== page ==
Control


Laura asked: Hi Rick, I’d be interested to hear your thoughts on creating and maintaining control of the entire sales process.   Laura

Doug replied: Laura (and others), That’s an interesting one. I just finished reading an e-book on Socratic Selling. They say that the salesperson shouldn’t control the sales call. That the client should. The salesperson’s job is to ask questions to lead the prospect to the need. But you have to listen to the prospect so find out their pains and let them control the basic call. I like to socratic part. Asking questions. But I’m not sure about letting the propect control the call. Maybe we just let them think they are in control?    Doug

Dave Kurlan replied: Laura and Doug, Control is a two-way street.  Socratic Selling is a complicated questioning process.  Having the prospect control the process is akin to having the passengers fly the plane. You can control the process with your questions but the questioning process must be simple and actionable.  You can easily learn to do that by reading Baseline Selling.  Go to
www.baselineselling.com for more information.     Dave Kurlan



OK. What do I think? I think that the person asking the questions is in control. The person asking good questions is not only in control, but is asking them in such a way that the prospect feels as though they are in control. However, the person asking great questions is not only in control and allowing the prospect to feel as though they are in control, but the entire process is moving the prospect toward an acceptable decision.

I know that’s not the specific answer that Laura was looking for. She was hoping for “the trick” that always works. Sorry, but tricks don’t work. People don’t like to be tricked. Start by understanding that salesperson is in control from moment #1. The salesperson can dial the phone, walk in, open the store, stand in a booth at a trade show, or intentionally put himself in front of a prospect. They can maintain control by asking a question that the prospect wishes to answer and does. They can ask a question that a prospect feels “forced” to answer, but doesn’t want to. Or, they can blurt out some statement so the prospect can say, “Just looking.”, “Not interested.”, or some other response that indicates that the salesperson should leave them alone. It starts there.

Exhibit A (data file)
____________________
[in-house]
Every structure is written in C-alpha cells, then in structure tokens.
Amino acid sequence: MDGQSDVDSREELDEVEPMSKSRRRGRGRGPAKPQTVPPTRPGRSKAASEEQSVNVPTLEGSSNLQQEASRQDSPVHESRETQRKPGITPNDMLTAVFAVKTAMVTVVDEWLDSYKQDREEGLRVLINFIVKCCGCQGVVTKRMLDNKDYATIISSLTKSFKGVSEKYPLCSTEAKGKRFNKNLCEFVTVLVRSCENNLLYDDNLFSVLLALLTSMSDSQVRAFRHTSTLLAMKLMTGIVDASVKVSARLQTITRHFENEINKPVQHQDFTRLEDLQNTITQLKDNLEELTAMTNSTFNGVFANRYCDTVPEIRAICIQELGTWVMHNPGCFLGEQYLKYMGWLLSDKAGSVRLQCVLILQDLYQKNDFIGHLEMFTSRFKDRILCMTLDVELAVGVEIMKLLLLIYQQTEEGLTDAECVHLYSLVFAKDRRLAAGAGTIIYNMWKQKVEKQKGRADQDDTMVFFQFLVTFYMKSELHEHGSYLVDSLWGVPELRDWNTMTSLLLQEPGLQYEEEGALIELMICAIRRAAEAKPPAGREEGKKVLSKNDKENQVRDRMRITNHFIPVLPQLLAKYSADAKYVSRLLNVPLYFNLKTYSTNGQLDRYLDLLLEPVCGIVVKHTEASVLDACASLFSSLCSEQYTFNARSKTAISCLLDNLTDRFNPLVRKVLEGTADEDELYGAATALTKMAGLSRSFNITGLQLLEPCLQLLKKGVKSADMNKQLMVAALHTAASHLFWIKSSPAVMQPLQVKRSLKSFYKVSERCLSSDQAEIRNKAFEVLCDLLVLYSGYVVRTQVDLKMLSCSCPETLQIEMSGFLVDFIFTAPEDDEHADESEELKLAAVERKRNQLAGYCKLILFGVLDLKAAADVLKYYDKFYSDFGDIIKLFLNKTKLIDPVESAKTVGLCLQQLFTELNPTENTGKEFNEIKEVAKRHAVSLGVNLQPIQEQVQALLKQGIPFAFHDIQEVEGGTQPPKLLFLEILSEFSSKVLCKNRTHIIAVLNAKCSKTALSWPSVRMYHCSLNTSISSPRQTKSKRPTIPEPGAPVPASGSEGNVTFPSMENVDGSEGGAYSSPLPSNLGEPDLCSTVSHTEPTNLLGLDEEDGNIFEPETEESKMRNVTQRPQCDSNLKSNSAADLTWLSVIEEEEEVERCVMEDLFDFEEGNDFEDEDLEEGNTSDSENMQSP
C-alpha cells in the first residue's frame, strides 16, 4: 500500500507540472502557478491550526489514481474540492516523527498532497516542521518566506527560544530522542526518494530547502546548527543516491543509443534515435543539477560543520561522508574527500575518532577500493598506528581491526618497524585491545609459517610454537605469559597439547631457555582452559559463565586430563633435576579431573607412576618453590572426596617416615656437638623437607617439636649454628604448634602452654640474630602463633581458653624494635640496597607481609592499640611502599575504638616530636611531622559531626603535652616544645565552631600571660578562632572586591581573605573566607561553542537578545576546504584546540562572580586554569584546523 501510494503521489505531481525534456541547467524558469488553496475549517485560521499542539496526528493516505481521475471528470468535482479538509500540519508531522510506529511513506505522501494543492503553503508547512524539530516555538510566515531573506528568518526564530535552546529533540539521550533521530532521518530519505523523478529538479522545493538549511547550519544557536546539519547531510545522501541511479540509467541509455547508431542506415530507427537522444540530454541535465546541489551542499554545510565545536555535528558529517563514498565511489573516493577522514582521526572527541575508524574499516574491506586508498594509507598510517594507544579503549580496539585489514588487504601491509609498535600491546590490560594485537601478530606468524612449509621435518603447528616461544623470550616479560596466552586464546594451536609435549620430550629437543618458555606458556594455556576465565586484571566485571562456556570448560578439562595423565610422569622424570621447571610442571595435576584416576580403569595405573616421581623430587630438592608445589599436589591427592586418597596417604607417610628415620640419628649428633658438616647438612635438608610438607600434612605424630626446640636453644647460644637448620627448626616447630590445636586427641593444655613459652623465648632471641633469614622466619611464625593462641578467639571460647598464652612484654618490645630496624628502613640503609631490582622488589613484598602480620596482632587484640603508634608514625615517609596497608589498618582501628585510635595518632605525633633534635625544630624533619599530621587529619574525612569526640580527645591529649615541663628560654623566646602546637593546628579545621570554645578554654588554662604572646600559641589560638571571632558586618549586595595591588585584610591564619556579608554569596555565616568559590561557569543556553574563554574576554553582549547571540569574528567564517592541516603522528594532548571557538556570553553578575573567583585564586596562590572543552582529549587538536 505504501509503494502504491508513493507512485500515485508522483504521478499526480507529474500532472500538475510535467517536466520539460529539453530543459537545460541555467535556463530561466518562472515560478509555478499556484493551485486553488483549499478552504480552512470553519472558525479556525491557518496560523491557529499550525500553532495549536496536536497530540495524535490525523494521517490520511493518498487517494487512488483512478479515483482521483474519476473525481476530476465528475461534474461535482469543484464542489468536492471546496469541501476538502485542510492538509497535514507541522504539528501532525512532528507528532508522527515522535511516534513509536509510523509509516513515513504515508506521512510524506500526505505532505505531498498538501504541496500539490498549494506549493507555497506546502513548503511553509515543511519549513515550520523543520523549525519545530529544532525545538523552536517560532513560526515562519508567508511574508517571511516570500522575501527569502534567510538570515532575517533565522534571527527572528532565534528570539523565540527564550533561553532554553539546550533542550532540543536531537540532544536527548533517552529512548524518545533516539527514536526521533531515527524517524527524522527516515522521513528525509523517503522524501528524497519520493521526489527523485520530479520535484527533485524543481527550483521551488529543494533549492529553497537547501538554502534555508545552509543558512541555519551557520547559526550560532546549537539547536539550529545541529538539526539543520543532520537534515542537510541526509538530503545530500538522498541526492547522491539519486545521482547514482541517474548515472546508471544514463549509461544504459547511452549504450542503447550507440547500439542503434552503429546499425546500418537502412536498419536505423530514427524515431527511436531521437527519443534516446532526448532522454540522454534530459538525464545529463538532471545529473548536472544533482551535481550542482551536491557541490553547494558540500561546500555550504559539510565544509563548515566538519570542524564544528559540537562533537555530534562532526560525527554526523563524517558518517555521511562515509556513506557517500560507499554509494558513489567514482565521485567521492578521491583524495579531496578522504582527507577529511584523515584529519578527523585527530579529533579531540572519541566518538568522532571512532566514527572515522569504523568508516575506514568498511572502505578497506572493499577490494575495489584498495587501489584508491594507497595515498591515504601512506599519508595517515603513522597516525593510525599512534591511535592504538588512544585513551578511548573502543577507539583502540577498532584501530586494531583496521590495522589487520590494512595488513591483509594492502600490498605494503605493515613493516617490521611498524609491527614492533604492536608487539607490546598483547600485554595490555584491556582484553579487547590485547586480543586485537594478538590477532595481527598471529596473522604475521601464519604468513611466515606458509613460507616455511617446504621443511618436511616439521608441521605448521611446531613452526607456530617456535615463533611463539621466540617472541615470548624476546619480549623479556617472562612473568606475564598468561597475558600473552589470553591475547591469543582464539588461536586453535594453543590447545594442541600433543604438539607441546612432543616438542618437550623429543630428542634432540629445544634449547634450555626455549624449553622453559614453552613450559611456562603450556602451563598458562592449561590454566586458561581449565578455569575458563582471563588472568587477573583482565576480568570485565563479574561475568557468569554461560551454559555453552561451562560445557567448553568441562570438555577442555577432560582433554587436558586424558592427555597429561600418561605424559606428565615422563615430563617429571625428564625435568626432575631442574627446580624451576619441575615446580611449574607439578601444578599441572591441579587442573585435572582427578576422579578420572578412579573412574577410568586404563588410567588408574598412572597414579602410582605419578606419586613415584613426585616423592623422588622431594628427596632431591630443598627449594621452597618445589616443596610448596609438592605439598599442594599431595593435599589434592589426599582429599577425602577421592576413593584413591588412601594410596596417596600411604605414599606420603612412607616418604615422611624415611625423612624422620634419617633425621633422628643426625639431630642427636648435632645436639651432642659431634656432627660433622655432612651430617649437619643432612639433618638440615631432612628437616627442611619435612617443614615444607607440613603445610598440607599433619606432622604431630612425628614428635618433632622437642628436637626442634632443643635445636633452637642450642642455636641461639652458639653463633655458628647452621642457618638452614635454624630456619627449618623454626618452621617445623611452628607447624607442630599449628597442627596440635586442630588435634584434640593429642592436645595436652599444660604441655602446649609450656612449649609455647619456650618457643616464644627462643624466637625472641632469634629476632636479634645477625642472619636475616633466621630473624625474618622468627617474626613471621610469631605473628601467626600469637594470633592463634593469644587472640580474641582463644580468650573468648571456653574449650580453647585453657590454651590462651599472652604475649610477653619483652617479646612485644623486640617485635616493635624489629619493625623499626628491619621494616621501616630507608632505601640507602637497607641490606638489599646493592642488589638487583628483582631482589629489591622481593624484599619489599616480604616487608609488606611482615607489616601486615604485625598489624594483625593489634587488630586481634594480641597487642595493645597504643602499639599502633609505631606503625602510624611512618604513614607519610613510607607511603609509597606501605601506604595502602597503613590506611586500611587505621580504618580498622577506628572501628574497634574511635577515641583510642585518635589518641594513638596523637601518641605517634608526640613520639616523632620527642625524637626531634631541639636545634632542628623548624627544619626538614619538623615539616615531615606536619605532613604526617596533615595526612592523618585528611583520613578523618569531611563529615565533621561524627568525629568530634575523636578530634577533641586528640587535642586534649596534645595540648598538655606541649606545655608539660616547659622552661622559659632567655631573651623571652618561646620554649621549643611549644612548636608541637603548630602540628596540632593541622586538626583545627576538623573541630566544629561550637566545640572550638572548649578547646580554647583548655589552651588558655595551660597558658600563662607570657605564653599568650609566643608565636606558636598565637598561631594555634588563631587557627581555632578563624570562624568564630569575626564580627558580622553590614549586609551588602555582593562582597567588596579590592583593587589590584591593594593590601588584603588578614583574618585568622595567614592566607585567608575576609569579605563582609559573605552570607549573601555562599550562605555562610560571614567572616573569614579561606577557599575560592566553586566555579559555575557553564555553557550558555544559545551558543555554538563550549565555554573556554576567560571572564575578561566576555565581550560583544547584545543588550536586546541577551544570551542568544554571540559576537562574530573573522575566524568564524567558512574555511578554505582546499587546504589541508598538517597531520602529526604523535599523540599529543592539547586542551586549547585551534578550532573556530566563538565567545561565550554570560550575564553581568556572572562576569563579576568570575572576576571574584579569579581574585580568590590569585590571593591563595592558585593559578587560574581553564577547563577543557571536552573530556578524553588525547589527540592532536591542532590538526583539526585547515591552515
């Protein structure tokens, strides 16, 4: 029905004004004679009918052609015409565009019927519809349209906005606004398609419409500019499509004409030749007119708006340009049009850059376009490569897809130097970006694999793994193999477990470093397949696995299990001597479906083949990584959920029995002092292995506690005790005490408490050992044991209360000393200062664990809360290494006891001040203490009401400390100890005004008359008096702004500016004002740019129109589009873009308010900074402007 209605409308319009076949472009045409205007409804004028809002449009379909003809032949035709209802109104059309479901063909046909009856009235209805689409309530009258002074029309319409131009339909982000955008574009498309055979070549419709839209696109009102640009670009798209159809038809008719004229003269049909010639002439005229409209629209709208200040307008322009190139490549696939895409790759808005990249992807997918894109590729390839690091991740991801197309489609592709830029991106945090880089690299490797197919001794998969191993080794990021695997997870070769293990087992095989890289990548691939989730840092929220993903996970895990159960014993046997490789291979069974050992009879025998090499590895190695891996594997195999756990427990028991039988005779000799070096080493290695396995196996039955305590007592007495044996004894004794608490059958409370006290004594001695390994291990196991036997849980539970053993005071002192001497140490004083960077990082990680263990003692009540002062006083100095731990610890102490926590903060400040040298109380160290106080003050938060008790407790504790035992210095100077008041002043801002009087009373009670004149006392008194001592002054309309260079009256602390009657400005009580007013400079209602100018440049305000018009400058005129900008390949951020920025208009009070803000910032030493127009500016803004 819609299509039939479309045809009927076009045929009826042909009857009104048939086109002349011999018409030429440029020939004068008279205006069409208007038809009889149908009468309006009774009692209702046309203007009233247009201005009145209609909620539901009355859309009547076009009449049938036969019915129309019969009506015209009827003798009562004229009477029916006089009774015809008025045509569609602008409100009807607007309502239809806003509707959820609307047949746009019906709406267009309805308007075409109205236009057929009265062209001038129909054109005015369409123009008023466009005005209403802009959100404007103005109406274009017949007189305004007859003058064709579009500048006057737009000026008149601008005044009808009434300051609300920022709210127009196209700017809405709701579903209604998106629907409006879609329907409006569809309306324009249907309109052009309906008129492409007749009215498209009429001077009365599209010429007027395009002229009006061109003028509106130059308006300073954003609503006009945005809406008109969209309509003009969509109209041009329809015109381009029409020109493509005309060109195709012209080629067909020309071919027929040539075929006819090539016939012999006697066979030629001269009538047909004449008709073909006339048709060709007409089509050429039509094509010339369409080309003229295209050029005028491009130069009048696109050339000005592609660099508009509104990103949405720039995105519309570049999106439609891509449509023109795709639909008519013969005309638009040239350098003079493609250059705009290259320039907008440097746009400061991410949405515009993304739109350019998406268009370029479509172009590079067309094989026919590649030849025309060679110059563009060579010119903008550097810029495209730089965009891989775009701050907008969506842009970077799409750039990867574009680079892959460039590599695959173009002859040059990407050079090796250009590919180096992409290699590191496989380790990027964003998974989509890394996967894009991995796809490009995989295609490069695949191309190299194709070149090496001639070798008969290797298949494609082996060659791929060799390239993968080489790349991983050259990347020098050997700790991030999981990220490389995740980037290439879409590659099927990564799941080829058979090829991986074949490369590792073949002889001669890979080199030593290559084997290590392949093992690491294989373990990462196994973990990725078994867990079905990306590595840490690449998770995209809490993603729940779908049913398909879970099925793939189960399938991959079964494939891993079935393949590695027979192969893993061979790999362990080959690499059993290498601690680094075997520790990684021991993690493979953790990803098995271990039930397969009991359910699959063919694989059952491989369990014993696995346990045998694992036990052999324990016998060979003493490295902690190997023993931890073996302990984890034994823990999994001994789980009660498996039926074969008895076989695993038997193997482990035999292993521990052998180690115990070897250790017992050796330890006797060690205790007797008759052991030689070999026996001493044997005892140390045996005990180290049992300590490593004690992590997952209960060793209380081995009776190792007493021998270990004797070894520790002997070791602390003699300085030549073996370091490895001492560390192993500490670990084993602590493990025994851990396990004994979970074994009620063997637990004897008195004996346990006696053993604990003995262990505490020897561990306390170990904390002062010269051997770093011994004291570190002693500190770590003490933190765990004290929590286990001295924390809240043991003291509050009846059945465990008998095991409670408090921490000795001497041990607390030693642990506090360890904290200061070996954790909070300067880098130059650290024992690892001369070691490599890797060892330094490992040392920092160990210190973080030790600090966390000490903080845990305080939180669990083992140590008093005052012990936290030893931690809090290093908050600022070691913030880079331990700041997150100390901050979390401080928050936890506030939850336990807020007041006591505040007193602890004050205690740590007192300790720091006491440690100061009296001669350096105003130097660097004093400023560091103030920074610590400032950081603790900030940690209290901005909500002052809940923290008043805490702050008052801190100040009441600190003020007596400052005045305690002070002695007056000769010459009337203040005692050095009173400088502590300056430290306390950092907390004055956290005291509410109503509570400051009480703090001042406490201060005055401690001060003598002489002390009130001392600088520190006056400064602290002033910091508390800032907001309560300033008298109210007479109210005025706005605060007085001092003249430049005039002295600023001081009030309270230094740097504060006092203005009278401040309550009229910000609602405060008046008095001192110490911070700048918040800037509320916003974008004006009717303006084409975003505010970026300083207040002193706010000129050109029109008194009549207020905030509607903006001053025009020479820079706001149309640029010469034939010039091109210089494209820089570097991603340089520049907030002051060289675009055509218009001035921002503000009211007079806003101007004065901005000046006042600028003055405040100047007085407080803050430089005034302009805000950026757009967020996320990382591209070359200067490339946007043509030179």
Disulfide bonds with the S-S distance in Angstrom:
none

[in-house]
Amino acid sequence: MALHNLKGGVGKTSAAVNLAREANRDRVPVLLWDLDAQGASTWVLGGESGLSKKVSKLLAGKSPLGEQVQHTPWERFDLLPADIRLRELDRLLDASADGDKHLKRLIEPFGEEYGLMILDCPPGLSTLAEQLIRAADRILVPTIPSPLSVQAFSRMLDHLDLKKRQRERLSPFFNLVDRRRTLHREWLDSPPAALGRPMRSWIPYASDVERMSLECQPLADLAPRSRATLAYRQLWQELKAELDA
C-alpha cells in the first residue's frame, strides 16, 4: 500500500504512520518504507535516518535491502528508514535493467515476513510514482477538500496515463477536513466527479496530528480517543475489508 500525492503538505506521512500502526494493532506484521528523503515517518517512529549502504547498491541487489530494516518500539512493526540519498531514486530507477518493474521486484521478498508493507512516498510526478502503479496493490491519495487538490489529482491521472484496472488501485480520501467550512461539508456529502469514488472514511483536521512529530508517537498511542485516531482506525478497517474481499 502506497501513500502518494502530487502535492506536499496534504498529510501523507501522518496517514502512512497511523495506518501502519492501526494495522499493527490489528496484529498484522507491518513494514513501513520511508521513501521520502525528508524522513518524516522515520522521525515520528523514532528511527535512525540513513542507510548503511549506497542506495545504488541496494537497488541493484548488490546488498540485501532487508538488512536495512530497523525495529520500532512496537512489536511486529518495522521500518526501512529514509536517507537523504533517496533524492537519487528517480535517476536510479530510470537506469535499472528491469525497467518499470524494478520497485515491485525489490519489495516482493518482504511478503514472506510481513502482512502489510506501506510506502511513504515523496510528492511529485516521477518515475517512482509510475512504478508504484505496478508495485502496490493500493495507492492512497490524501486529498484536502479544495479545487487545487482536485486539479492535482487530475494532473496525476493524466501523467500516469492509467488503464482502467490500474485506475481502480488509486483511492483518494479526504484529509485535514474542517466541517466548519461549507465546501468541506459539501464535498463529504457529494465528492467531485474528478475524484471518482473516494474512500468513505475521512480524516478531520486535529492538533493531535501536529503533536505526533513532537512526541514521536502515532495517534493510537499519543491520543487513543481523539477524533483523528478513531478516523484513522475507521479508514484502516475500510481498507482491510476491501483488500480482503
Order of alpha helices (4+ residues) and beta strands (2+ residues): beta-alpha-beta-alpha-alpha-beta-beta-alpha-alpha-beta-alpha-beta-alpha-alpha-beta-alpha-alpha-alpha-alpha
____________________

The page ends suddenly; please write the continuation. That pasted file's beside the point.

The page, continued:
Whether you are an expert in law, accountancy, marketing , IT, web design, graphic design, carpentry, plumbing, HR services, or any other area, your prospect doesn’t need to know everything that you know. How do you know what they do need to know? Ask good questions, that keep the prospect interested and engaged and naturally lead to an acceptable decision, while at the same time won’t cause the opposition to voice an objection like, “Leading the witness!” or, “Irrelevant!” or, “Argumentative!”. (Too many lawyer shows.) Any of those objections will cause a prospect to feel that you are trying to take control away from them and they will resist and you will be at their mercy.

In short, there is no short answer. Your style will eventually be combination of other peoples’ styles. So, look at various styles. Watch the practitioners. Determine which styles work. I, personally, have read many books including both of Dave Kurlan’s. I’ve attended hundreds of training sessions by dozens of trainers. I’ve had several coaches work with me. I practice, practice, practice. When you’re as committed to yourself as I was to me, you’ll take control and do the same.

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